Of Donuts and Gin: Dartmouth Food Festival Through My Eyes
[This is one in a series of blog posts written by Charlotte the Intern. Tune in daily to find out about what she’s been up to, what she has been learning about, and all of the crazy things she does as part of the Manna from Devon team.]
Well you’ve been waiting for it, haven’t you?! Ever since Poppy promised I’d be posting some reflections, I’ve been under the gun to put some sort of coherent reflection together, but I really haven’t been able to until now. Thanks a lot, Pops!
In all seriousness, it has taken a couple of days to really process everything that happened at the festival. Firstly, because I was so tired in the days following the festival to process much of anything, and secondly because I had family bread course to teach and a thesis to write and I was really putting about as little thought toward the festival as possible until I was well over all of the other hurdles. But I’ve had a few days now and a bit of mental space and I think it’s reflection time.
I honestly had no idea what to expect when I came here two months ago to work on the food festival. I thought I’d be running backup, behind the scenes, serving some tasters and sending some emails. Then I got here and I learned about how big it really was, and how many different things actually go on, and Holly and David asked me to organize Eat Your Words and suddenly I has hit the ground running without ever really realizing it. I couldn’t have been luckier, really, to be working with two people that trusted me enough to challenge me with a big project, and who were always supportive, always there in case I needed it.
But enough about me. What’s amazing to me is how different the festival can be for so many different people. It is so multi-faceted, with its various events and workshops, demos and seminars. There are the countless food stalls and the festival bar, there is the more educational area in Avenue Gardens and of course the literary sub-festival over at Eat Your Words. And we can’t forget the omelette Olympics!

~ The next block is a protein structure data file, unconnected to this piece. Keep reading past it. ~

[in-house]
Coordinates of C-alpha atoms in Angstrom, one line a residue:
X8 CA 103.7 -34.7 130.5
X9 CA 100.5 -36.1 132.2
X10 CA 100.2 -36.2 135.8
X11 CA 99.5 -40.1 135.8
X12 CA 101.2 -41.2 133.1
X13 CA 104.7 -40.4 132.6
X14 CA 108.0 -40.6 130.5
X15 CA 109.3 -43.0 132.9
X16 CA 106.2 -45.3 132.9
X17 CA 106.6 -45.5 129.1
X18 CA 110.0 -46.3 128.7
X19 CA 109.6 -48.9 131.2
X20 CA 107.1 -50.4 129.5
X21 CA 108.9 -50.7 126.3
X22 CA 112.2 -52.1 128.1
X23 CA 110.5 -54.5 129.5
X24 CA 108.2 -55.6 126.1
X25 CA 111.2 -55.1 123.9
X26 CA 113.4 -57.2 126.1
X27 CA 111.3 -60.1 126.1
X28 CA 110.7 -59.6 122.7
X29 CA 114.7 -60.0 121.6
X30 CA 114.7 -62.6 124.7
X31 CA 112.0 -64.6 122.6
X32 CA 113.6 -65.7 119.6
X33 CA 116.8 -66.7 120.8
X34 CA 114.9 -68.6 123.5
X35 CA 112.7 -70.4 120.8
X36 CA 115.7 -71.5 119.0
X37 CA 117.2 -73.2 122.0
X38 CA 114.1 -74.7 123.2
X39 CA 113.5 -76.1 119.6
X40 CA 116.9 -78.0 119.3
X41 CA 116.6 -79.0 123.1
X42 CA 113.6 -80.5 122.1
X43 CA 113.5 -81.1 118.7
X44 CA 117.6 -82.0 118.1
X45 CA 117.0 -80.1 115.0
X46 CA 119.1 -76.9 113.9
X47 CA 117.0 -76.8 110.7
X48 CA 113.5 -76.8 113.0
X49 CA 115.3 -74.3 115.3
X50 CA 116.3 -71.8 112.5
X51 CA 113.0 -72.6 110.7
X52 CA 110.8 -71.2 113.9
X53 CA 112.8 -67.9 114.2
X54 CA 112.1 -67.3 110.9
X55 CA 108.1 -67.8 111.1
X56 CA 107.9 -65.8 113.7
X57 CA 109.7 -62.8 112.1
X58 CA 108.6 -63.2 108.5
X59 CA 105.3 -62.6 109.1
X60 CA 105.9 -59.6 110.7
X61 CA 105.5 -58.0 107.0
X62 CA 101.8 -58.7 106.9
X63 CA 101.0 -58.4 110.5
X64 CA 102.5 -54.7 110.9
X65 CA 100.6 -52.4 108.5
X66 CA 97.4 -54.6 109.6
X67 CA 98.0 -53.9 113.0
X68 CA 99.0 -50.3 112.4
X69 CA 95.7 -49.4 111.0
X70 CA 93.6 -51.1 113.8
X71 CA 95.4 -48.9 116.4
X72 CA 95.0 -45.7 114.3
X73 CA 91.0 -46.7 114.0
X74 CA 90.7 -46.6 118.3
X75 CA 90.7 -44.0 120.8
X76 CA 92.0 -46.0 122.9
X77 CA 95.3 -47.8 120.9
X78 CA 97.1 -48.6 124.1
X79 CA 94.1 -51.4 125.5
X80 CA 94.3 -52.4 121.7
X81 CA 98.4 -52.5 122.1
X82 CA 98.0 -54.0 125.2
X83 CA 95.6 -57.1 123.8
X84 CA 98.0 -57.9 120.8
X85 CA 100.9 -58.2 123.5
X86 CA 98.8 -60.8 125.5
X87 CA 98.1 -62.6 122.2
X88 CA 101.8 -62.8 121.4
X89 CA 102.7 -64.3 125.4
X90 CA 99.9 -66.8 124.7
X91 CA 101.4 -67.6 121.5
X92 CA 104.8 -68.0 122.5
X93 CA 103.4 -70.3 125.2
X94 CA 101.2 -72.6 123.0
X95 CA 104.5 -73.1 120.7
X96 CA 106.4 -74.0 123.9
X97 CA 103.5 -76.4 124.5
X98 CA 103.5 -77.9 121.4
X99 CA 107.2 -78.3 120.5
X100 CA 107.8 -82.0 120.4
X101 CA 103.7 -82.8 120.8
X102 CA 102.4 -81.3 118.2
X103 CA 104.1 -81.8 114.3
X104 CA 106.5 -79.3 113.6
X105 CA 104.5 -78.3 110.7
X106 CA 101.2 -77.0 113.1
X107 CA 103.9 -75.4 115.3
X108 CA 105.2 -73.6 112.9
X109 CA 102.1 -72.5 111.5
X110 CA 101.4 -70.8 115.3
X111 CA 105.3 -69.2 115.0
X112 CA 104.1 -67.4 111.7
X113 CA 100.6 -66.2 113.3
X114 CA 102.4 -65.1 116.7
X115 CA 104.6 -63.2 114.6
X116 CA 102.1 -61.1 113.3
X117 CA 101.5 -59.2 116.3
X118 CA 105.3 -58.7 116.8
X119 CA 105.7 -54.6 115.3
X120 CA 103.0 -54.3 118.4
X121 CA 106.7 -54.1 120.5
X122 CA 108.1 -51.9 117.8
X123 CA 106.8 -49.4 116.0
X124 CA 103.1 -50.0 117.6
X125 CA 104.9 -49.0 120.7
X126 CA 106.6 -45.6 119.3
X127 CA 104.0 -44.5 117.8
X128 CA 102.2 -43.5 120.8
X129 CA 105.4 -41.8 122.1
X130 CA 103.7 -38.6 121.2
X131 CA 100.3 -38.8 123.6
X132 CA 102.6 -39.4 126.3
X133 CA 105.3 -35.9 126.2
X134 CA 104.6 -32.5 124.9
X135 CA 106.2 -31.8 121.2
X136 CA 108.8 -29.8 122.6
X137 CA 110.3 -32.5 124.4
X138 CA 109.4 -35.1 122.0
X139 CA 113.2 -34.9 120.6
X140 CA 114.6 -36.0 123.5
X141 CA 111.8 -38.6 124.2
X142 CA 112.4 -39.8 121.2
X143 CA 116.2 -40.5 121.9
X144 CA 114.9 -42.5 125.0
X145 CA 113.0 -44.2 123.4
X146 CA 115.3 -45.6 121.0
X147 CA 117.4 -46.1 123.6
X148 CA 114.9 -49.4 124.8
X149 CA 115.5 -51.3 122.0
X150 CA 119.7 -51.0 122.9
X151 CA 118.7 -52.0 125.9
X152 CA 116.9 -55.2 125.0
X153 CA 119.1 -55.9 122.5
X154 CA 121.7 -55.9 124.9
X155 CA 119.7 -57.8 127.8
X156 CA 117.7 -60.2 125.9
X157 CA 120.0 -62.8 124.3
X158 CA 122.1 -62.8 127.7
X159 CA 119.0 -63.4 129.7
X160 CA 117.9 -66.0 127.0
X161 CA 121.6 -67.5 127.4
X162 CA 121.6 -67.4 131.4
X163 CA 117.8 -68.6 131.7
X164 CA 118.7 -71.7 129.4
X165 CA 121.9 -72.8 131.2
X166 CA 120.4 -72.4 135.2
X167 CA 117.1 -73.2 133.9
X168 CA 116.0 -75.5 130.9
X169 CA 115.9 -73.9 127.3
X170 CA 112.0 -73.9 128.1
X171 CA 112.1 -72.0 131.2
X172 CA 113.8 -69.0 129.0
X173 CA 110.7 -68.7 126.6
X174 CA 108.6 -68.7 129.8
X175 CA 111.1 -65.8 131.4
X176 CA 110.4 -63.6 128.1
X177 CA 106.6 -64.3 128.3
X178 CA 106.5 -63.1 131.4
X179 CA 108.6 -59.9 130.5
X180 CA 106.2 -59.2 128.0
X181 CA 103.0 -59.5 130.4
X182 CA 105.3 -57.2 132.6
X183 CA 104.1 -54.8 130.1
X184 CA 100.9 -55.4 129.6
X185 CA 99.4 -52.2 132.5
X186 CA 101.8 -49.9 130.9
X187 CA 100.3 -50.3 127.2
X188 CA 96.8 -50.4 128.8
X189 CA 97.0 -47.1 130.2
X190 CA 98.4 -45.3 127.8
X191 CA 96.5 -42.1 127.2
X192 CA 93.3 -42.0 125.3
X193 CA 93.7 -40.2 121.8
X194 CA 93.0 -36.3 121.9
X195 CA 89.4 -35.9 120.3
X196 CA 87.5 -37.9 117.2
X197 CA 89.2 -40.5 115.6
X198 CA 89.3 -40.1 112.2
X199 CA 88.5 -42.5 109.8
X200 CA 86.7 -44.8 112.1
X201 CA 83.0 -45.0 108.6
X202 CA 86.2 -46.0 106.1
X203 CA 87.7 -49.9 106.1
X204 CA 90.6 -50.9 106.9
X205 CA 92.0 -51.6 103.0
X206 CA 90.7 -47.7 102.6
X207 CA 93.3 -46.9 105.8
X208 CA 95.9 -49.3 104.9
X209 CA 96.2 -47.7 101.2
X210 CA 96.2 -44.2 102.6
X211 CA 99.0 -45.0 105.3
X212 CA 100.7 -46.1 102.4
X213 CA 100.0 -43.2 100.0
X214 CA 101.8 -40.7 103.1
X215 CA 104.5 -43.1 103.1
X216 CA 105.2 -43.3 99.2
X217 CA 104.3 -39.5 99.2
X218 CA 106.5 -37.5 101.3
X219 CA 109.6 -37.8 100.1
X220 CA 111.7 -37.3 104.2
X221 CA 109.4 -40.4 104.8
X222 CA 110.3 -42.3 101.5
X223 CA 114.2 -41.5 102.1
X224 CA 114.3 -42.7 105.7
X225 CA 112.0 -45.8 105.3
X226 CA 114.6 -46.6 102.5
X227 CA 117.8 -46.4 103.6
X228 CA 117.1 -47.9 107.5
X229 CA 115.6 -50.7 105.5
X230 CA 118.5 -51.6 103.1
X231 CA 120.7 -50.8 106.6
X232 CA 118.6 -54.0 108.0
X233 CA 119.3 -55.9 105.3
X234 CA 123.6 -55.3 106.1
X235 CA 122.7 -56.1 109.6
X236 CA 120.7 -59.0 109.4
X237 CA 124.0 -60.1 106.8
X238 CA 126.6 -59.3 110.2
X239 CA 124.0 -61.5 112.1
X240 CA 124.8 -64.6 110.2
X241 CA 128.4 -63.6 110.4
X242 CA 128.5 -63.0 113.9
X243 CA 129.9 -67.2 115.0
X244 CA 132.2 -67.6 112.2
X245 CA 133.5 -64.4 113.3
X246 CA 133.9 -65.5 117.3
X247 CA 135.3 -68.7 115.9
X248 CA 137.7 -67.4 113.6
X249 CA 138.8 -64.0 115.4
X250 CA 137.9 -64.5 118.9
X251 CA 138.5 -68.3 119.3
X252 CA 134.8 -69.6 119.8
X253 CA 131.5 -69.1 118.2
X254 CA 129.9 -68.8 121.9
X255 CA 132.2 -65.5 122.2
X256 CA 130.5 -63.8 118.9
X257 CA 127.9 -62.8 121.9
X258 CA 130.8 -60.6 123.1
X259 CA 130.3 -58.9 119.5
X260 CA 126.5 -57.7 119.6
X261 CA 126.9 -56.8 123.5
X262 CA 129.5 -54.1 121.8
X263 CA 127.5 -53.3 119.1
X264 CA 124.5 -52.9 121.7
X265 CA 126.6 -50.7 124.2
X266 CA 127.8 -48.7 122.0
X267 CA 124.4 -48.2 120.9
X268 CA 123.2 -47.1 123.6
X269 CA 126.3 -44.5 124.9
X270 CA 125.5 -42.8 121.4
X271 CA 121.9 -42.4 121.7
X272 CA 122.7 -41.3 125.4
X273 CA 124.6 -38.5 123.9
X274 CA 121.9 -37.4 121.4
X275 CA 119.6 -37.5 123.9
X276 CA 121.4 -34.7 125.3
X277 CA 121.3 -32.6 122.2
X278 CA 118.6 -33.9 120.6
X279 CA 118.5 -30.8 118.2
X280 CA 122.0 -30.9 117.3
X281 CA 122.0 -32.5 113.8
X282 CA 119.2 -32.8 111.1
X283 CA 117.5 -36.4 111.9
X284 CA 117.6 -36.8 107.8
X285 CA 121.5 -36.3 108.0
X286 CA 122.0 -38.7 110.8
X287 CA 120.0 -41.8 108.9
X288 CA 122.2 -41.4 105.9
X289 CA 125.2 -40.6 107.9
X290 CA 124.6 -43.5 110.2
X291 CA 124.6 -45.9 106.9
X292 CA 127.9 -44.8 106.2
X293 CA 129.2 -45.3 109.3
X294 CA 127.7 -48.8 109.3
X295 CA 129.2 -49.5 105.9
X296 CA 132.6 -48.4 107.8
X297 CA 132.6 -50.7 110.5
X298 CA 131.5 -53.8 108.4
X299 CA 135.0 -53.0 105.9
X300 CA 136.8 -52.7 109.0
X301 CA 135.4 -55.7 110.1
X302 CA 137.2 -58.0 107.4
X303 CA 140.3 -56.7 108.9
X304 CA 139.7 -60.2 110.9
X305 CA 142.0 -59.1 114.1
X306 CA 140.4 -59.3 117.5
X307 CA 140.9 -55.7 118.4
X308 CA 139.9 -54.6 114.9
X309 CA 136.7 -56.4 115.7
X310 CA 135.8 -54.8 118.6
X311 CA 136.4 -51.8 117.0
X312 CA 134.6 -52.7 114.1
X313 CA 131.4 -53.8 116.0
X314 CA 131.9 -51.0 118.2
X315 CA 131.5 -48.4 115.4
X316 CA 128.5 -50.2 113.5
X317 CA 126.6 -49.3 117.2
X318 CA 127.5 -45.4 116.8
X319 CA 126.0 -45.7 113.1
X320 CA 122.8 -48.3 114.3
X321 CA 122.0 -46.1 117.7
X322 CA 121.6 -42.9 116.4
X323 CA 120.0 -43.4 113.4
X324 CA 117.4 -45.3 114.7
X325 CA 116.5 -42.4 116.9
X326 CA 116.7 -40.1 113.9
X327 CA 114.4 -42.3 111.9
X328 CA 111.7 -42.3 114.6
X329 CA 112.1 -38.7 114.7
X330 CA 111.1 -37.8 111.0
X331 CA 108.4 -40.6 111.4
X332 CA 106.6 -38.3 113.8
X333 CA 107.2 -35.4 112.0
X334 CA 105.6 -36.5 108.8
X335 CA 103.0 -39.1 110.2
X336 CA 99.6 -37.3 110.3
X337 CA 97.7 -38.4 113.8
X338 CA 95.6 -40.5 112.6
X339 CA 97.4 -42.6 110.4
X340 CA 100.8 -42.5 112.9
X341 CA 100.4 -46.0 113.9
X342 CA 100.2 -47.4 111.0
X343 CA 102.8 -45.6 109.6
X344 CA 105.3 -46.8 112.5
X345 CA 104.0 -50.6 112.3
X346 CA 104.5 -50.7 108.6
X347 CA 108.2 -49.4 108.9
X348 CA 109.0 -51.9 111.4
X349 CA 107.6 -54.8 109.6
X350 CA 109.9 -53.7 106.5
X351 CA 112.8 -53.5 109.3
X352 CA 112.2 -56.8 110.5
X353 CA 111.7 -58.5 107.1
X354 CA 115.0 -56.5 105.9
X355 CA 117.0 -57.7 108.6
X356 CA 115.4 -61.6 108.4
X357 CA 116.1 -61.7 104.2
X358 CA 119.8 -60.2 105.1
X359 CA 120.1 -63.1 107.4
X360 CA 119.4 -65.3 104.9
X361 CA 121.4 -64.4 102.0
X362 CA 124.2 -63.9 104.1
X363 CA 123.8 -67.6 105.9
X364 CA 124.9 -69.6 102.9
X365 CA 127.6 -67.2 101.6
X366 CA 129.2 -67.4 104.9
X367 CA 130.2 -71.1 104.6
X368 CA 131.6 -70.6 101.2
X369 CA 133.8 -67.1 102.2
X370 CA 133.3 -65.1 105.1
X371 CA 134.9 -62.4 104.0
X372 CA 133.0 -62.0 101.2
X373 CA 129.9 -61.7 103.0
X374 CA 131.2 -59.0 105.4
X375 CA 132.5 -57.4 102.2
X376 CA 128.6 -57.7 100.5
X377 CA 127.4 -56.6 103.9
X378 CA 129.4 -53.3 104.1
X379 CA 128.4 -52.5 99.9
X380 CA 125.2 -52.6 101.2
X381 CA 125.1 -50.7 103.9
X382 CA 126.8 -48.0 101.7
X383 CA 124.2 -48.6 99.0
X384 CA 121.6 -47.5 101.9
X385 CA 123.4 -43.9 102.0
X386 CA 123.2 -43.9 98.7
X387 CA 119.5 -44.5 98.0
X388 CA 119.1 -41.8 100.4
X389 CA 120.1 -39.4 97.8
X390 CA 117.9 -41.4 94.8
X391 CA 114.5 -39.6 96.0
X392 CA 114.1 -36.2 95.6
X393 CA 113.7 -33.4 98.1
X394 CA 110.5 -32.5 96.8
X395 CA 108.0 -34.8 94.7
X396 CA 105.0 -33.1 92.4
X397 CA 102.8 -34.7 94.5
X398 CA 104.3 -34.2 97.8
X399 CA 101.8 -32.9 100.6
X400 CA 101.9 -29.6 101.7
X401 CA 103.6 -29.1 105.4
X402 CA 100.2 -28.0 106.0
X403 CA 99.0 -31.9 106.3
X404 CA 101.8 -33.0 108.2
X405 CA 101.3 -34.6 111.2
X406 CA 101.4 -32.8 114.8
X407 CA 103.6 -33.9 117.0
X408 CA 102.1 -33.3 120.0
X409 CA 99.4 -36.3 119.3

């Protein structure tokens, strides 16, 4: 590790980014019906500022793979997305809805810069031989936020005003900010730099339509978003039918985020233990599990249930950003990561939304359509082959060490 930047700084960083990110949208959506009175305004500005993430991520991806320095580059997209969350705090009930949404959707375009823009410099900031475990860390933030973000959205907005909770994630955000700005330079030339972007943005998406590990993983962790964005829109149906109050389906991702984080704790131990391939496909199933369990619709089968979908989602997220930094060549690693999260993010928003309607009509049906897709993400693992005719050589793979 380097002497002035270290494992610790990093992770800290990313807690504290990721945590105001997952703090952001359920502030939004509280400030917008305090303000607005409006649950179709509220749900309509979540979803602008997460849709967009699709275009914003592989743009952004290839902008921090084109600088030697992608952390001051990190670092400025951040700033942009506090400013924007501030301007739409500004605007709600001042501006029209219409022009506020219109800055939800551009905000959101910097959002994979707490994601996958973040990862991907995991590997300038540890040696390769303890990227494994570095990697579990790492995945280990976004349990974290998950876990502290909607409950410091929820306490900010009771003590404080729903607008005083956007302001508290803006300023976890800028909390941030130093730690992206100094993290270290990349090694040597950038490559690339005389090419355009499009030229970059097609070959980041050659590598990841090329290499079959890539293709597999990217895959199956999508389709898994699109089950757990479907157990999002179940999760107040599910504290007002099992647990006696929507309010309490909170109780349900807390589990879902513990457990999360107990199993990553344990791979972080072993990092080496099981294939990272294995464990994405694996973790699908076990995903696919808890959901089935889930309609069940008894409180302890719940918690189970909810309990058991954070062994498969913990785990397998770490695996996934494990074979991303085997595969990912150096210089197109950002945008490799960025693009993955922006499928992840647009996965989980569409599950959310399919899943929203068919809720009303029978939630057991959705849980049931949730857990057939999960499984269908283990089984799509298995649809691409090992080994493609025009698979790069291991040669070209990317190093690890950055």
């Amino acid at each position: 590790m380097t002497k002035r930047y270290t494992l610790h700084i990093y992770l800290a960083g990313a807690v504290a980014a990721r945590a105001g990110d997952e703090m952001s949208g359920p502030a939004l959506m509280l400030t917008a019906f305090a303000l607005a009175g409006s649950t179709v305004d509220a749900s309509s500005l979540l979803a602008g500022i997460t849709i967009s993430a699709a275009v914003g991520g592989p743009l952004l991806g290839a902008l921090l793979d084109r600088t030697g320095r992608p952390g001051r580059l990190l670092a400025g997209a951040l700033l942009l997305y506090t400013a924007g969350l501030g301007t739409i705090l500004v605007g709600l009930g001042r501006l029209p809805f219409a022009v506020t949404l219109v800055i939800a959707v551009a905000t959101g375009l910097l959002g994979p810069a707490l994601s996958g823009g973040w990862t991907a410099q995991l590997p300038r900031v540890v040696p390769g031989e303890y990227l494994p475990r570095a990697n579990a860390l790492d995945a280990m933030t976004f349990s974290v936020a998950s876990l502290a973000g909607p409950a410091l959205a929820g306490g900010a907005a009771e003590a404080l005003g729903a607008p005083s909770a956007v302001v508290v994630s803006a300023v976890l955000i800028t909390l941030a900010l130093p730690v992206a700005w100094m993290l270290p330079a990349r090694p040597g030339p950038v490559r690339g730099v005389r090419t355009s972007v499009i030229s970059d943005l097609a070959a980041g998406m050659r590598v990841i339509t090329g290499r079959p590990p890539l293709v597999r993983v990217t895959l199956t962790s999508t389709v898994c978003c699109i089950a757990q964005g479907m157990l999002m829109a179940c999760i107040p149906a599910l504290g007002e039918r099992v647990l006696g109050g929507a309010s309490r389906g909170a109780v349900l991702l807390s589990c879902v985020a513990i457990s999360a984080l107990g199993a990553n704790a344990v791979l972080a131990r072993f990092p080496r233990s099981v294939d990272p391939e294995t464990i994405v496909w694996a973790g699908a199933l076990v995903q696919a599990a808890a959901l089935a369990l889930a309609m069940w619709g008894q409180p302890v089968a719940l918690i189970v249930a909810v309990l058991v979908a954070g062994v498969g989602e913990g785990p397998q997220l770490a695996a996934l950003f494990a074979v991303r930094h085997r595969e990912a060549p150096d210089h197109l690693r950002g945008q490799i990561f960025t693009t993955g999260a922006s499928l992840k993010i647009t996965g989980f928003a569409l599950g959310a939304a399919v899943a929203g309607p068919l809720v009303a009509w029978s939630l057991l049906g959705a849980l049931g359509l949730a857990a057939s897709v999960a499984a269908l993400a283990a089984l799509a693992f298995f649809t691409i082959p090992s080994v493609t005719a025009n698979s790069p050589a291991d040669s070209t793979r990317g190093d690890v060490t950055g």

And this is it’s value, really. This is what makes it more than just a “glorified farmers’ market”, as David so wryly pointed out in today’s edition of the Chronicle. The Dartmouth Food Festival is something to talk about because it invites people to do more than just taste good food and drink good wine. It also invites people to think about food, and to try to understand food, and to explore new foods. It invites people to learn, to not be content with just the knowledge that they have, and this is, in my opinion, one of the most important points of all.
There was a lot of the festival that I didn’t get to see, so I can’t speak much for how crowded it was on Saturday at lunch time or for how any of the chef demos were. The longest time I had to wander around was on Sunday morning, just before the Kingswear Landladies took the stage in the Flavel. It was still quiet then, with most of the festival guests taking an extra hour in bed, I presume, after a long food festival Saturday night. It was peaceful, but as I walked through Avenue Gardens there was a palpable buzz in the air. Not hectic, not stressful, just pure energy, as though I could reach my finger out and feel a little zap right there in mid air. I love that.
Later that evening, after closing down the last of the Eat Your Words chats and packing up the Yacht Club for the last time, I was walking down the Embankment past the festival bar and noticed that they were already packing up. St. Jude’s was coming after all! I scurried in, having wanted to try Tarquin’s Gin all weekend but never getting the chance. They had stopped serving but took pity on me because I clearly looked pathetic and like I needed a drink, so I mercifully got my gin and tonic (which was excellent, by the way, you should all try some of his gin) and continued on my way to find the clean up crew. Of course, though, I had to stop into the Manna tent for a brownie, and then Cat appeared moments later with some leftover cardamom donuts from the Landladies brunch, and what had started out as a desperation cocktail had turned into a full on post-festival moment of indulgence. With a donut in one hand and a brownie in the other, I couldn’t help but think to myself: “this couldn’t be more perfect.”
Each of us have our own festival, so I won’t bore you with any more of the details of what went into mine. What matters in the end, what we all share, is the energy, and that feeling of knowing that we are all sharing in something that is so much larger than the sum of its parts. It was an extraordinary weekend. I can’t wait for next year!